Pulmonary embolism (PE) is usually a complication of deep vein thrombosis and is an important cause of mortality and morbidity. Vascular endothelial growth factor D (VEGF-D) is a secretory protein that plays a role in the remodeling of blood vessels and the lymphatic system. This study aimed to determine the relationship between VEGF-D level and clinical risk scoring in patients with PE.
The study included 117 patients admitted for PE that were divided into 4 groups: high-risk patients (n=35), high-intermediate-risk patients (n=30), low-intermediate-risk patients (n=24), and low-risk patients (n=28). Plasma VEGF-D was measured from peripheral venous blood samples (5 cc) using a commercial enzyme-linked immunosorbent assay (ELISA) kit. Pulmonary Artery Obstruction Index (PAOI) was calculated from CT angiography imaging.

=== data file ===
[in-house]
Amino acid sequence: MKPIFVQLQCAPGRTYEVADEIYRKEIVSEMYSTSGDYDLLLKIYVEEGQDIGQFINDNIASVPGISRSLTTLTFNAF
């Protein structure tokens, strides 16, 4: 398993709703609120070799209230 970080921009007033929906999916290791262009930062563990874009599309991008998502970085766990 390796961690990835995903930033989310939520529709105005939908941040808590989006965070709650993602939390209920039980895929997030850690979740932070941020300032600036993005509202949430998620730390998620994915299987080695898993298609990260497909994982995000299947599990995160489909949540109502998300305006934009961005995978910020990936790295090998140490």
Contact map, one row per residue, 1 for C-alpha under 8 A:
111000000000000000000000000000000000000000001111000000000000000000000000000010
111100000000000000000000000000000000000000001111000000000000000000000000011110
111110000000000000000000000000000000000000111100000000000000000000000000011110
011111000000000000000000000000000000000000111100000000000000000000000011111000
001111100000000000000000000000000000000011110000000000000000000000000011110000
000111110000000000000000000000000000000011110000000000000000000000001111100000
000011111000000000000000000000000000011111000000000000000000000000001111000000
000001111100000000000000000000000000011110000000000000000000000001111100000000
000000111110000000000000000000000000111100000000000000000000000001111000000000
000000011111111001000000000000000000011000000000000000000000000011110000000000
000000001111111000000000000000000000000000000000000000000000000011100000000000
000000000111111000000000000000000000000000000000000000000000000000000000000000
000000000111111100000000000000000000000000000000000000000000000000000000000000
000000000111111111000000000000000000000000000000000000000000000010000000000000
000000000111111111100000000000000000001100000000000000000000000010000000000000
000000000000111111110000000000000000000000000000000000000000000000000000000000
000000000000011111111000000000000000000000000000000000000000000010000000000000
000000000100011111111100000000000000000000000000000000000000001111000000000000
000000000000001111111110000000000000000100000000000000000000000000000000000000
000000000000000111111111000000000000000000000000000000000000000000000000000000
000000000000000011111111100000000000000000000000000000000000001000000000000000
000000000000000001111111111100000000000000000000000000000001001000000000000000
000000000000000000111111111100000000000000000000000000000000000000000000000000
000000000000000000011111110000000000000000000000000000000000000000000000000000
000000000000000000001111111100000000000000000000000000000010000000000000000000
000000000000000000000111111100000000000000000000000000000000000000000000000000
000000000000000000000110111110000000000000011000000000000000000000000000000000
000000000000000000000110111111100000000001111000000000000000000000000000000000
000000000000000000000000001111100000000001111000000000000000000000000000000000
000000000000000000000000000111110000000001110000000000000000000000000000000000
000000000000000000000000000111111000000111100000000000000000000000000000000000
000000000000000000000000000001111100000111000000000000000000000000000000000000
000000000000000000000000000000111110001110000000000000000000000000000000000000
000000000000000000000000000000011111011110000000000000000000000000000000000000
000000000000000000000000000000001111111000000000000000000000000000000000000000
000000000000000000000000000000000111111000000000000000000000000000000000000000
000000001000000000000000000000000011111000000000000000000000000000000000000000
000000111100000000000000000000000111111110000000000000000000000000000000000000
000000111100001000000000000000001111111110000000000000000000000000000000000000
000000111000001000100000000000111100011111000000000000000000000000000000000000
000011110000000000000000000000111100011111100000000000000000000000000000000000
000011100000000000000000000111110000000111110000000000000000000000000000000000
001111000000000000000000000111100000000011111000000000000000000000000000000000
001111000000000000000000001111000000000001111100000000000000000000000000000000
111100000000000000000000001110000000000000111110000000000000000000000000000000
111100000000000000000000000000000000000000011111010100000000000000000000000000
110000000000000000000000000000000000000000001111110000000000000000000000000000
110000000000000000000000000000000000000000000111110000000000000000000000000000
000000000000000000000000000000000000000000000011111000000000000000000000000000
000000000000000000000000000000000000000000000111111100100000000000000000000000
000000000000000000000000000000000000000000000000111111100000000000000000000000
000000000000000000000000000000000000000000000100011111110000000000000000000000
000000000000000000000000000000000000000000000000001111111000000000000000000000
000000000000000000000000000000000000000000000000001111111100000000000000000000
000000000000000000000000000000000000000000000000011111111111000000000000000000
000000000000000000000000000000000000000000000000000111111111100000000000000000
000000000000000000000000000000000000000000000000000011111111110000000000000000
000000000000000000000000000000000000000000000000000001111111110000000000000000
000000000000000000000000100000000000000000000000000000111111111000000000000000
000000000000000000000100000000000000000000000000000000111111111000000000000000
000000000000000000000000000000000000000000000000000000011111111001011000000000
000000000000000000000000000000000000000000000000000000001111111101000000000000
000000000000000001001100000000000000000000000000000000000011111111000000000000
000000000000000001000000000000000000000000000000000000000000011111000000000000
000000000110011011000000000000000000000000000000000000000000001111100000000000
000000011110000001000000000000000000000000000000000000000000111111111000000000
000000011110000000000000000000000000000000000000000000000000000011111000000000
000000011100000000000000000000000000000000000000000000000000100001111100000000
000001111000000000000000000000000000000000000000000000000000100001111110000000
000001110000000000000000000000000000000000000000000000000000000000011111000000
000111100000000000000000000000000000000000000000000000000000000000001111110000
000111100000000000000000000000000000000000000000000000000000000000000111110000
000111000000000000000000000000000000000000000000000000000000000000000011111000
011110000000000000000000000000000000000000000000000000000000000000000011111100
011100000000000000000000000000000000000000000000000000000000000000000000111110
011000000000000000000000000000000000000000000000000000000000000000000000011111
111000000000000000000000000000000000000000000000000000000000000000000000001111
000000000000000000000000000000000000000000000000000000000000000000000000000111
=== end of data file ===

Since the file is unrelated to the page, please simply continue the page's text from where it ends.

There was no significant difference in troponin-I and NT-proBNP levels between the high-intermediate-risk and high-risk PE patients (p=0.134, 0.146). VEGF-D and PAOI levels were found to be statistically significantly higher in high-risk patients compared to high-intermediate-risk patients (p=0.016, 0.001).VEGF-D level was moderately correlated with mean pulmonary artery pressure and PAOI (r=0.481, p=0.01; r=0.404, p=0.01). In ROC curve analysis, a cut-off of 370.1 pg/ml for VEGF-D had 91.4% sensitivity and 67% specificity in the differentiation of high-intermediate-risk and high-risk PE patients.
This study showed that plasma VEGF-D level was more reliable than troponin-I and NT-proBNP in clinical risk scoring and demonstrating thrombus burden. VEGF-D can be used as a biomarker in clinical risk scoring and estimation of thrombus burden in patients with acute PE.

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